As in the wing and leg, cg clones that include the cortical lamina are deficient in Ci expression. These effects on Ci expression could account for the reduction of the Hh-controlled expression of Engrailed and Dpp at the anterior-posterior compartment border of the developing wing. However, Ci loss and gain of function experiments have not revealed a role for Ci in the regulation of Wg target gene expression in visual system cortical cells where Ci functions as in other imaginal tissues as an effector of Hedgehog signal reception. Moreover, the cortical markers under Wg control do not respond to Hh (Song, 2000).
The constellation of genes under Wingless control displays considerable tissue specificity. Wingless-controlled targets include Distal-less and vestigial in the wing, engrailed in the embryonic ectoderm, and sloppy-paired in the embryonic CNS. Though Dpp and Omb belong to a Hedgehog-controlled circuit in the wing, they are under Wg control in the visual cortices of the brain. With respect to the control of cell fate, Wg signal transduction apparently follows a canonical pathway from a pair of redundant receptors at the cell surface to the cytoplasmic control of Armadillo stability and nuclear translocation. This raises the question of how the tissue specificity of wg target gene expression is achieved (Song, 2000).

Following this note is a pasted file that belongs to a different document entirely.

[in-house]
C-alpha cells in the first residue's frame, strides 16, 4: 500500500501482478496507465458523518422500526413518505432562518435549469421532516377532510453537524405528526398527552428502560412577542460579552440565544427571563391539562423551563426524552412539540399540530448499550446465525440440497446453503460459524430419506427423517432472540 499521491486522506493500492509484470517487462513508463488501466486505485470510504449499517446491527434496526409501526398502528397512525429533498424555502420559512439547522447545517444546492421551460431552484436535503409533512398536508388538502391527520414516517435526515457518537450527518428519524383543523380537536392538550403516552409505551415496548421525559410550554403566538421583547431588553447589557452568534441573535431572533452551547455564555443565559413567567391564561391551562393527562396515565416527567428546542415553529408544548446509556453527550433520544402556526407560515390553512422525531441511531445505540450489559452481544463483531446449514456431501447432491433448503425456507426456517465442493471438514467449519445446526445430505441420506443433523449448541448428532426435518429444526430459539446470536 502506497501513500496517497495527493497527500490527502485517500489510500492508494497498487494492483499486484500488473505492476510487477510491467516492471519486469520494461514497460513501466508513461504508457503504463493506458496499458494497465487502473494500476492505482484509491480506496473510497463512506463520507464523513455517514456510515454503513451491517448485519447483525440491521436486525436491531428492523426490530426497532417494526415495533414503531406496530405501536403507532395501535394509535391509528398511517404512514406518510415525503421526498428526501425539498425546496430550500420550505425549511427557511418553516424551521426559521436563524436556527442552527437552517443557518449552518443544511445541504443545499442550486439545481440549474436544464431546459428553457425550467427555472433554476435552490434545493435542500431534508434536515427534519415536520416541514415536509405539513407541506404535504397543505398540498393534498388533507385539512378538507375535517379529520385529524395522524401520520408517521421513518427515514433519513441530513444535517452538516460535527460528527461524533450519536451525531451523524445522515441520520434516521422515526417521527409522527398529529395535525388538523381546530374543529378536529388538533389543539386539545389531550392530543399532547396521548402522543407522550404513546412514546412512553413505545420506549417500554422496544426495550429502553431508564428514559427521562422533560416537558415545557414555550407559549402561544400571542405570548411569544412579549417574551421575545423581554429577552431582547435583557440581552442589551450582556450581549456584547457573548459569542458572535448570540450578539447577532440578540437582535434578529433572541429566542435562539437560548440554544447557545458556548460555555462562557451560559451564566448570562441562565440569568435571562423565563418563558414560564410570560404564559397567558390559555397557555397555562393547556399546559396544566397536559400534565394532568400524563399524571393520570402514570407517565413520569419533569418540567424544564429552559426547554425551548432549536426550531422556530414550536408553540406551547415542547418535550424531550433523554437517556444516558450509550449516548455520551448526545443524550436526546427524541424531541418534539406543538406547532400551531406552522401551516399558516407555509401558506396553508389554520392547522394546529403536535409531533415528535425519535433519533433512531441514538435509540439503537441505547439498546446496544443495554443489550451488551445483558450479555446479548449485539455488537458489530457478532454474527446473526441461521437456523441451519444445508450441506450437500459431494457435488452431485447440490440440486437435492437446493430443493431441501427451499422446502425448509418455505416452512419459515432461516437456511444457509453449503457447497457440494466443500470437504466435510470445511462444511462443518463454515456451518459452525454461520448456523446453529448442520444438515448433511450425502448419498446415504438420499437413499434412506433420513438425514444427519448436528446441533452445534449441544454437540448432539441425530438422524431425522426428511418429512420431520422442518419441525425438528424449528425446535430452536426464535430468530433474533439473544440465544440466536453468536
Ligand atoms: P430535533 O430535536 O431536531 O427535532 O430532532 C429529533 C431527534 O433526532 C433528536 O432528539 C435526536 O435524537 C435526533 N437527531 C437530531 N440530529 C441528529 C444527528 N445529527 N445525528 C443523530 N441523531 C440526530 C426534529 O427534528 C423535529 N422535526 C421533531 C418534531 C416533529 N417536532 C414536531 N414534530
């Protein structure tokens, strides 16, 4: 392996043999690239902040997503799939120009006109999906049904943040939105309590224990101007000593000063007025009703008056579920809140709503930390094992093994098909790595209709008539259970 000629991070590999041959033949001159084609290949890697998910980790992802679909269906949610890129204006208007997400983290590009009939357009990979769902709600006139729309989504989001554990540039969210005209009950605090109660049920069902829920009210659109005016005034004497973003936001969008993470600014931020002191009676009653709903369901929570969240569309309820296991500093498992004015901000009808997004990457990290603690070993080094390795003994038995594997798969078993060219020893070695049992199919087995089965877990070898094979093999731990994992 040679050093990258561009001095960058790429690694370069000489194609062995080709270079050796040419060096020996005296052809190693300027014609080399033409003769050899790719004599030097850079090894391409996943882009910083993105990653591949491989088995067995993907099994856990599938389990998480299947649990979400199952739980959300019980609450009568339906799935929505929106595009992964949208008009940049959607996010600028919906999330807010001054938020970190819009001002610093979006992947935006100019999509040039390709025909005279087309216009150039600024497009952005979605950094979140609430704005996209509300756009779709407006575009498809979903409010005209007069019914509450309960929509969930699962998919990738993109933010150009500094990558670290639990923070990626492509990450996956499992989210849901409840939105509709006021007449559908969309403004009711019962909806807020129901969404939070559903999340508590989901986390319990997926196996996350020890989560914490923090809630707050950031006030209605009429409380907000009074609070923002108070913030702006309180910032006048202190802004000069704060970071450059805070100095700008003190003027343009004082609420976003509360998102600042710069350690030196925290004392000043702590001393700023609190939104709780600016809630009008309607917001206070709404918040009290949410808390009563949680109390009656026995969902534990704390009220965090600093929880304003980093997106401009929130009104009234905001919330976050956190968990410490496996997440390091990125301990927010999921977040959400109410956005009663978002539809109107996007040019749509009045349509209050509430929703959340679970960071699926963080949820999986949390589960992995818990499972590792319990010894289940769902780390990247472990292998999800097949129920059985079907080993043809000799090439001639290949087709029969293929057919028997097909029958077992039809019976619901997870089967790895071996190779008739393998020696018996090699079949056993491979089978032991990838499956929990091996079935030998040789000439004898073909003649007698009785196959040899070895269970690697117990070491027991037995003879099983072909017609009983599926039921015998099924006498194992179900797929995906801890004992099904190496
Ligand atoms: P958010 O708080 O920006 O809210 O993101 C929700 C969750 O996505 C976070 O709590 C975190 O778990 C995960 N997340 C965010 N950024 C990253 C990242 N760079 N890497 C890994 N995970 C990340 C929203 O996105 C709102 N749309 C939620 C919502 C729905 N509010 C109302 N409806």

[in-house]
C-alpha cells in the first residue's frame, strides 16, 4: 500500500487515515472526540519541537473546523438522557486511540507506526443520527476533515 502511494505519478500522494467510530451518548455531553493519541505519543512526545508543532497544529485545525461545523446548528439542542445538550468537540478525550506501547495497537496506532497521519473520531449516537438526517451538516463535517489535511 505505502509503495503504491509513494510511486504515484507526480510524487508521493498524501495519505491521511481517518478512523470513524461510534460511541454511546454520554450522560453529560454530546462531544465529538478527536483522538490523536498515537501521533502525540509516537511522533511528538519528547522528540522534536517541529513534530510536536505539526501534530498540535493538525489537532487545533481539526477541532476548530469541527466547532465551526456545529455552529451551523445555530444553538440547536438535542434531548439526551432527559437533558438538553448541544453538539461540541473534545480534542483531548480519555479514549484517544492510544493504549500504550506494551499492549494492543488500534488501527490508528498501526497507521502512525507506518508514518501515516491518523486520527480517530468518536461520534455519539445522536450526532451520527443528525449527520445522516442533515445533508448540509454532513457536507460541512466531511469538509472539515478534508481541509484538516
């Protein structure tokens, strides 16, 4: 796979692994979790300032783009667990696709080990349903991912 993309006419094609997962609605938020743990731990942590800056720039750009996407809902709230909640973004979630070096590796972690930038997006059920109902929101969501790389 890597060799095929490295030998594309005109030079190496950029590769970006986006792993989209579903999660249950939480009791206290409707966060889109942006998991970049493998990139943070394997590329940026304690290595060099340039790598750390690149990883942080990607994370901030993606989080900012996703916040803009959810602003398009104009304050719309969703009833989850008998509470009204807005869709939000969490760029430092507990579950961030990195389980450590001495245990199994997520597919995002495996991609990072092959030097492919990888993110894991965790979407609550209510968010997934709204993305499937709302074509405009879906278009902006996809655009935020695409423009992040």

The observations that cg regulates dpp, optimotor blind and aristaless in the visual cortex place cg in a second tier of regulation, as a component of a tissue-specific relay mechanism between the Wg signal transduction pathway and the target genes that are wg dependent in visual system cortical cells. The evidence in support of this hypothesis is as follows: (1) epistasis analysis with the wg pathway negative regulator Axn places the requirement for cg downstream of the cytoplasmic complex that includes APC, GSK-beta, and Armadillo; (2) the induction of at least three downstream effectors of wg+ activity is mediated by negative regulation of cg expression -- cg expression is reduced in the dorsal and ventral domains of the cortical lamina where these wg target genes are expressed and ectopic cg expression blocks wg target gene expression within these domains; (3) ectopic wg+ clones repress cg expression, yielding Cg-negative domains in which wg target genes are ectopically expressed. The presence of consensus Pangolin binding sites in the first intron of cg suggests cg may be a direct target of Wg signal transduction. How the Armadillo/Pangolin complex might participate in the negative regulation of cg is unclear. Cg might act by binding directly to wg target gene regulatory elements as a transcriptional repressor (Song, 2000).